St Michael, Winterbourne, South Gloucestershire

Set away from the village centre on the hill, and clearly visible from the M4 motorway between the M32 and M5 junctions. Here is a church in a confused state, a churchyard board by a wooden seat (one of two) begins the story of the church for visitors. From this angle the best view of the church with its tall tower and spie in the south transeptal position, quite plain in reality which makes the two niches on the lower part of the buttresses seem a bit out of place. Much of the rest of the exterior is over restored. The south porch is open, and the stone seats festooned with leaflets and magazines, noticeboards left and right, as well as a further display about the features of the church and what to see inside of interest. The light inside (set amongst the odd C13 doorway) comes on automatically, All this seems quite new and different from my previous visits, the PCC here obviously has tourism in mind, so with confidence I grab the handle. Locked. I took a copy of the magazine and started working my way down the list of phone numbers. Finally I rang the "if you want a lift to church" number and a nice lady answered but at the same time a lady (already rung) turned up with a key. I rang off and this lady, a churchwarden, had just called in to drop off a pile of magazines into the church. She gave me a short time to snap away, so the visit and pictures were hastily composed and I hoped I had recorded everything. This lady asserted that Ecclesiastical had told them to keep the church locked, although she added "without someone present", and quoted the church's isolation as the reason. We debated the merits of locking and how this advice seemed to contradict my experience of Ecclesiastical's advice. So what did I take pics of? Worn effigies, tomb recesses, Gloucestershire's oldest brass, Wall Paintings under the tower, monuments and a Norman font, all too much for a five-minute visit and I am surprised not more of them are duff. [Full set of pictures here]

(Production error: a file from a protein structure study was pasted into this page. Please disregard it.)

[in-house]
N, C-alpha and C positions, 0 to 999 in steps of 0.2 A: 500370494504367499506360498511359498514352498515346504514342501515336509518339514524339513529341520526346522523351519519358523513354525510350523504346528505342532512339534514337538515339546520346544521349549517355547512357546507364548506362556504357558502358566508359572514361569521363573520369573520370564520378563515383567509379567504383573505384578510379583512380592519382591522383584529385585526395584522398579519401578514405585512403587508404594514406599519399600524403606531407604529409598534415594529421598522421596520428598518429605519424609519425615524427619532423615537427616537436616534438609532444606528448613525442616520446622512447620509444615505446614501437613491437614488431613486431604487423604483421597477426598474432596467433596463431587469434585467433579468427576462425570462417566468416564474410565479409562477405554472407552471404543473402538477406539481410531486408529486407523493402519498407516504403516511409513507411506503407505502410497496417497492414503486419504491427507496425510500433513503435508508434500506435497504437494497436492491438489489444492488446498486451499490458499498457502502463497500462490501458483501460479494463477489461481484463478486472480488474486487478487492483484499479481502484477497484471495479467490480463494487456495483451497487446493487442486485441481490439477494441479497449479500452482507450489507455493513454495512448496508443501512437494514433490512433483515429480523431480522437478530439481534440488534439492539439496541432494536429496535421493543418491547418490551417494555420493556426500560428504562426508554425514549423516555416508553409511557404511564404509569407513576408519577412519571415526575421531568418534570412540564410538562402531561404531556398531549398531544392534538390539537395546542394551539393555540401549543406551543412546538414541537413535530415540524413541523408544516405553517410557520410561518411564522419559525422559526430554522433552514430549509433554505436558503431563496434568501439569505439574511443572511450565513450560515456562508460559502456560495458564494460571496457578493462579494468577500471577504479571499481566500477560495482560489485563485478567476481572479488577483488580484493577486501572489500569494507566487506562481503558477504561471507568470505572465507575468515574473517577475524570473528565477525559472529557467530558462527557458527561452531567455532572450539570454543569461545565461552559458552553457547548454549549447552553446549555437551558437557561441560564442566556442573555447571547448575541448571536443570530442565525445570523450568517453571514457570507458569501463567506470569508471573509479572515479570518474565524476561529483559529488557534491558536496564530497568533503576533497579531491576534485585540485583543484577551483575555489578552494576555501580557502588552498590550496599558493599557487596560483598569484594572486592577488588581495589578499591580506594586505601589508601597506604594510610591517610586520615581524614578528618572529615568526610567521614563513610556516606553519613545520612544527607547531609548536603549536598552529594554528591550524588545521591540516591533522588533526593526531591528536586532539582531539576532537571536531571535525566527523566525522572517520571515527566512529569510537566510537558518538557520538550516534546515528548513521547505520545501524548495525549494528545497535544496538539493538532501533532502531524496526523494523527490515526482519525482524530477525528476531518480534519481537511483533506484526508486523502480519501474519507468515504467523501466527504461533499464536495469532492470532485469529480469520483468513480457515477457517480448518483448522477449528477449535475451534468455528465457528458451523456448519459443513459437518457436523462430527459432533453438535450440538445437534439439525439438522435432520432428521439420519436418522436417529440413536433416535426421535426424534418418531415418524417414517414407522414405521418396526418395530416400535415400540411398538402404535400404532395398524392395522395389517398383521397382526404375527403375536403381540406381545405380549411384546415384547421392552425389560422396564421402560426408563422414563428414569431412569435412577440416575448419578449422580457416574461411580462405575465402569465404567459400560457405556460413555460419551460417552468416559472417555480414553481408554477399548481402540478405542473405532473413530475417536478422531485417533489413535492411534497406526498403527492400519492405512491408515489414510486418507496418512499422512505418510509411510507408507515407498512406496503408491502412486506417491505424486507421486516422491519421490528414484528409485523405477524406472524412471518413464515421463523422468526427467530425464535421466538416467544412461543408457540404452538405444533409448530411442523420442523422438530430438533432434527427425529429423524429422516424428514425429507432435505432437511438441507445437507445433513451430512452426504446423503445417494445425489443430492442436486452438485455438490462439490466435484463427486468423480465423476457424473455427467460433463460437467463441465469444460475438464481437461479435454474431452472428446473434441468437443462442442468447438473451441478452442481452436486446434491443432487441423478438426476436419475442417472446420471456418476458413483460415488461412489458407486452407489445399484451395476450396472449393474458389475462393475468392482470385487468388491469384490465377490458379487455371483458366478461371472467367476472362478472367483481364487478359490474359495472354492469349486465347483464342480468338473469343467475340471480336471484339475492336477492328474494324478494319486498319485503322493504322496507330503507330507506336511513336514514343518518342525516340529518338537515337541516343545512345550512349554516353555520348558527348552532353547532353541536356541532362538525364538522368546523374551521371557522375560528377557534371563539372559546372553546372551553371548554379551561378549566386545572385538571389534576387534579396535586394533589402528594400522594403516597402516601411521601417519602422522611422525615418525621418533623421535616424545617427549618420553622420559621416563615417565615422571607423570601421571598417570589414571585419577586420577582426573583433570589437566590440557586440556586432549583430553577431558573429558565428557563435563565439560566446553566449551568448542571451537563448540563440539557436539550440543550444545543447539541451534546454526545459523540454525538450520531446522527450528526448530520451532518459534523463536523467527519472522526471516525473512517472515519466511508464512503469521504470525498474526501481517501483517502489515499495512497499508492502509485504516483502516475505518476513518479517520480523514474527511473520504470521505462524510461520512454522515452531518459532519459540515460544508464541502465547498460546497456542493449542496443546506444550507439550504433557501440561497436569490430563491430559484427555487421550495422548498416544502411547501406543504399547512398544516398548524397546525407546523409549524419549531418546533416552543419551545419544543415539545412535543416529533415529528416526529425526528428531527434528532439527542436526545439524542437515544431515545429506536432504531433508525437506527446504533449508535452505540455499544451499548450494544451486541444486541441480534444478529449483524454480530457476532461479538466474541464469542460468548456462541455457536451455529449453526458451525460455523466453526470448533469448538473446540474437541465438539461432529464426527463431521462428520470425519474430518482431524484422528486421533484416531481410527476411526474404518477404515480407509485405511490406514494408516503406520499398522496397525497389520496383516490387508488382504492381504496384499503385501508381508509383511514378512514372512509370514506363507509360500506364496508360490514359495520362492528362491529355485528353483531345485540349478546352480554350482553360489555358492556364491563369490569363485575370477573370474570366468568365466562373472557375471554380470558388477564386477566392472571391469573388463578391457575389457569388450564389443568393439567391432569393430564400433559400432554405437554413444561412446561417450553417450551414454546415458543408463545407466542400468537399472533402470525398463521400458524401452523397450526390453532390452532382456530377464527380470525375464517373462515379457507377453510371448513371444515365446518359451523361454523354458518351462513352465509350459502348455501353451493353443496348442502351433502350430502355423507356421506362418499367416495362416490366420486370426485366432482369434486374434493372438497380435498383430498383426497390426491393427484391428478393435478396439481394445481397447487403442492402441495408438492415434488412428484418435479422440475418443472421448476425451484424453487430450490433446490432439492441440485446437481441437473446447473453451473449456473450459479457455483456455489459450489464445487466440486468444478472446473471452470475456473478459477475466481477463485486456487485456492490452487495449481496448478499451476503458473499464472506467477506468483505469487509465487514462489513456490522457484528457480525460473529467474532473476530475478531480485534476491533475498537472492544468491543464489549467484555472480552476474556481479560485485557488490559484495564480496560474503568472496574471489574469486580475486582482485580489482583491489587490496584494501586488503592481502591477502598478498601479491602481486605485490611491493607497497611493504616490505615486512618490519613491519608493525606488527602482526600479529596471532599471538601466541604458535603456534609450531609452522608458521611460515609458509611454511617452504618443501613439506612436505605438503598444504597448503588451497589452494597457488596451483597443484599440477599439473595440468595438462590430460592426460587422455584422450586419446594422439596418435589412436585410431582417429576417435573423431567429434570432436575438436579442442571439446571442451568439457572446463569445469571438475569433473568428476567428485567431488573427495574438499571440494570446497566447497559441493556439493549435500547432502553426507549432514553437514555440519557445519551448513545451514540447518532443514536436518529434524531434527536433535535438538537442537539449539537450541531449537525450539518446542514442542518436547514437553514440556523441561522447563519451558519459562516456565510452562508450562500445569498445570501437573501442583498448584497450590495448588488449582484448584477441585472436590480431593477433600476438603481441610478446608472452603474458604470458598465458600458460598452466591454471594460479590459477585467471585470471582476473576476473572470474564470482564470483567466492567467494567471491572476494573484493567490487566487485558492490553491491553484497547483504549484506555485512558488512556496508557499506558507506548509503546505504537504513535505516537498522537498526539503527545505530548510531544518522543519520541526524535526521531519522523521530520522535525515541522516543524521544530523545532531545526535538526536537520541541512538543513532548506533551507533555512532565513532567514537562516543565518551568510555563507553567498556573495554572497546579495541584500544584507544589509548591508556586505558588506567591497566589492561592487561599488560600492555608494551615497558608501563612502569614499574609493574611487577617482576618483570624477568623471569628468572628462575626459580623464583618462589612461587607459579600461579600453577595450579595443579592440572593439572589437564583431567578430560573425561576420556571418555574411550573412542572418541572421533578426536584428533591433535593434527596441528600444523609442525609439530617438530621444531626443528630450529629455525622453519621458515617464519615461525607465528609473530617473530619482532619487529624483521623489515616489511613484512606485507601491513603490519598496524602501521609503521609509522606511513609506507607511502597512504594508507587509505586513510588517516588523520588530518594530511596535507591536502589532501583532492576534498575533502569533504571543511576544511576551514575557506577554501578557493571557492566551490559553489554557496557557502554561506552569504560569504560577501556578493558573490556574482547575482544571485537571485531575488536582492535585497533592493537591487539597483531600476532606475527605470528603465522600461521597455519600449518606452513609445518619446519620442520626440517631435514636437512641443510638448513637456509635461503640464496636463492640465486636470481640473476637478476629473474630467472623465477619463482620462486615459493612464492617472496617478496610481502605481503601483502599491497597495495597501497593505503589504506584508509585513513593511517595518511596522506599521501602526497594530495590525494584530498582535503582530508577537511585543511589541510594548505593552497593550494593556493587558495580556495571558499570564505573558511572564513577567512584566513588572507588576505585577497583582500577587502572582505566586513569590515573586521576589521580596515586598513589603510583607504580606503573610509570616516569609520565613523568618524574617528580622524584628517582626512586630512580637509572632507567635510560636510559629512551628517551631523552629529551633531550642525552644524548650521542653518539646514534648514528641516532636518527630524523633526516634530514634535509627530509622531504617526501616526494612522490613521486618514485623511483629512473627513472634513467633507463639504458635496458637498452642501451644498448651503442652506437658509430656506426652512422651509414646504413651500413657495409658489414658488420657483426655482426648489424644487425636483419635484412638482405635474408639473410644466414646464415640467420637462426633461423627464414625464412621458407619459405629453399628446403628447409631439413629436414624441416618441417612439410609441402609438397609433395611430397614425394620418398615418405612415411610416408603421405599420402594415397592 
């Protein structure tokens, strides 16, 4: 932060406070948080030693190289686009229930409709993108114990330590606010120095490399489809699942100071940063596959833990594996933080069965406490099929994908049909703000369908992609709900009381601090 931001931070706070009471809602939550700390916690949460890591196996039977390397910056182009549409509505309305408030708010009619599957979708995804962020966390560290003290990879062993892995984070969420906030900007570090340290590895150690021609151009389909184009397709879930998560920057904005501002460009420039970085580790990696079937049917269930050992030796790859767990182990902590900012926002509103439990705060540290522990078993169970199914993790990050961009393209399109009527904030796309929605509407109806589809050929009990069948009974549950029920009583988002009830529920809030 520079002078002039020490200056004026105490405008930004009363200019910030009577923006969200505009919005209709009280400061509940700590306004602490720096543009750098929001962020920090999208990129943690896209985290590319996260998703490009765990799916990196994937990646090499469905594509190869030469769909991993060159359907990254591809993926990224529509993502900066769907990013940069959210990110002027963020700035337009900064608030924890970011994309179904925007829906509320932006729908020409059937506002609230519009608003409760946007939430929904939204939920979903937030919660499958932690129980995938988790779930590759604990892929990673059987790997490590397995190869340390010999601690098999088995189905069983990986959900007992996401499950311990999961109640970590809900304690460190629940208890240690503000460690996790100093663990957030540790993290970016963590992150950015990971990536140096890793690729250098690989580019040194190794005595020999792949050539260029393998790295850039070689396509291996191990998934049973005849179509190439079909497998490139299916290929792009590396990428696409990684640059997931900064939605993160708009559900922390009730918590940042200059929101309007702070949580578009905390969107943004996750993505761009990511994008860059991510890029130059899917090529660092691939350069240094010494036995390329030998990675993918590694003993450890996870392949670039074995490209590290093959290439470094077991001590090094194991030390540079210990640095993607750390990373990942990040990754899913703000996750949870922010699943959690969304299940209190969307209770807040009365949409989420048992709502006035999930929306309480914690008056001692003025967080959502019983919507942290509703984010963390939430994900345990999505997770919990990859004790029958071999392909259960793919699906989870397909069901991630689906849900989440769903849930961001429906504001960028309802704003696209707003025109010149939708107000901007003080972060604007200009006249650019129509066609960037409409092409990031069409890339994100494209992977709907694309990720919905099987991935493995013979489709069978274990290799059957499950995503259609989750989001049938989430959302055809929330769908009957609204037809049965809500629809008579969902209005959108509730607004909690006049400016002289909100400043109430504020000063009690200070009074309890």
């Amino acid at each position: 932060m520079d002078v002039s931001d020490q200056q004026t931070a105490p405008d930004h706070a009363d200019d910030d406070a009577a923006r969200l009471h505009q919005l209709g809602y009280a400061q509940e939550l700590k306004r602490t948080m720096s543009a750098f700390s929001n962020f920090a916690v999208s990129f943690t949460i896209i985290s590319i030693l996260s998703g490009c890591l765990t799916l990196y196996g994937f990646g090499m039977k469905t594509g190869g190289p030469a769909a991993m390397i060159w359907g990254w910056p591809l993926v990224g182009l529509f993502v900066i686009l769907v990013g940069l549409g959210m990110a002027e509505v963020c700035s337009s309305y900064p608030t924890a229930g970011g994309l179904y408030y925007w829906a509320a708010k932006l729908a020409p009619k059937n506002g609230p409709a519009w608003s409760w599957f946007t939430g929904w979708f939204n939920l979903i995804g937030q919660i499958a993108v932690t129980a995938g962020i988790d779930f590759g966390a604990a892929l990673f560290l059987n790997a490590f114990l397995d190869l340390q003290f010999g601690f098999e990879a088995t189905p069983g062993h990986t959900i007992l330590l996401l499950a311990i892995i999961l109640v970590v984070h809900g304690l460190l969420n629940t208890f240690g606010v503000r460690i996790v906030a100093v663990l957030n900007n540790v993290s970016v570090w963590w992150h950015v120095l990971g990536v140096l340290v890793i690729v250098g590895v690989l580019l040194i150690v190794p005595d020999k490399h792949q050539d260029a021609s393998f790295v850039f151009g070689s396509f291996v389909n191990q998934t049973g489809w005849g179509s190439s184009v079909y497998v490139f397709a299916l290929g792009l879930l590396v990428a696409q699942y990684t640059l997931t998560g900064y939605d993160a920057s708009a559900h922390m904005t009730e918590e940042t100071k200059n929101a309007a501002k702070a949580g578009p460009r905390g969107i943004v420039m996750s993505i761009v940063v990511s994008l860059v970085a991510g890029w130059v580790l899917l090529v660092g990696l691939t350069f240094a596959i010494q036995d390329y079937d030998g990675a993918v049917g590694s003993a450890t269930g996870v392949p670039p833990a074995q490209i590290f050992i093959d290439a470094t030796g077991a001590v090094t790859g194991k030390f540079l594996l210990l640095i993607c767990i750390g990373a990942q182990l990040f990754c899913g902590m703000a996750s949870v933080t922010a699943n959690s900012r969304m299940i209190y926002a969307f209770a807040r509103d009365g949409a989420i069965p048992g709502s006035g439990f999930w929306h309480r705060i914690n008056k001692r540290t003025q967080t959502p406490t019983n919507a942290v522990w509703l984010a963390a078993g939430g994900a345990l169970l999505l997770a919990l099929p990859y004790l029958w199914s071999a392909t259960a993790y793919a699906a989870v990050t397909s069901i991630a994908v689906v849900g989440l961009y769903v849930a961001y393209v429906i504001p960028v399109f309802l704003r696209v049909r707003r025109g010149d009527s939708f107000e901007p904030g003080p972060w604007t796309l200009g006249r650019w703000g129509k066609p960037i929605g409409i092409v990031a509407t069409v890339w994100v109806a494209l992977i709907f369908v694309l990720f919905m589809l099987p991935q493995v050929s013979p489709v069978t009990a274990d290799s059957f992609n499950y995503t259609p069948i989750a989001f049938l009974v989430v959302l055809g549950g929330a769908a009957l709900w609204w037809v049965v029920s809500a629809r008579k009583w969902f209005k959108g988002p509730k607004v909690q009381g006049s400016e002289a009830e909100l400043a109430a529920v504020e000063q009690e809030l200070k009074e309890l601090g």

St Bartholomew, Tong, Shropshire

The misericord mentioned below.
For the complete set of pictures from Tong click this link

St Bartholomew, Tong, Shropshire

Now I had been here before, but Janet spotted this (how can you miss it by the main road?) and wanted to see it. Good choice, but I needed a long time to photograph all the church has - so maybe she regretted it! Some of my pics consequently were a bit hurried, but I am glad we stopped here too as it was more splendid and more interesting than I remembered. Cruciform, around a rather awkward tower, square below, octagonal above and with a short recessed spire. All Perp, C15 except for the exuberant "Golden Chapel" an outer bay to where one would expect a transept. Look a little closer and several of the pinnacles have been replaced by C18 obelisks! Inside and the architecture is really incidental to the many and varied tombs and effigies, and the splendid woodwork, of the chancel in particular. There is too much to describe in detail, but the highlights for me were the fan-vaulted golden chapel, and a precious survival on a misericord, a figure of the Virgin with a vase of lilies in which is a miniature Crucifixion scene.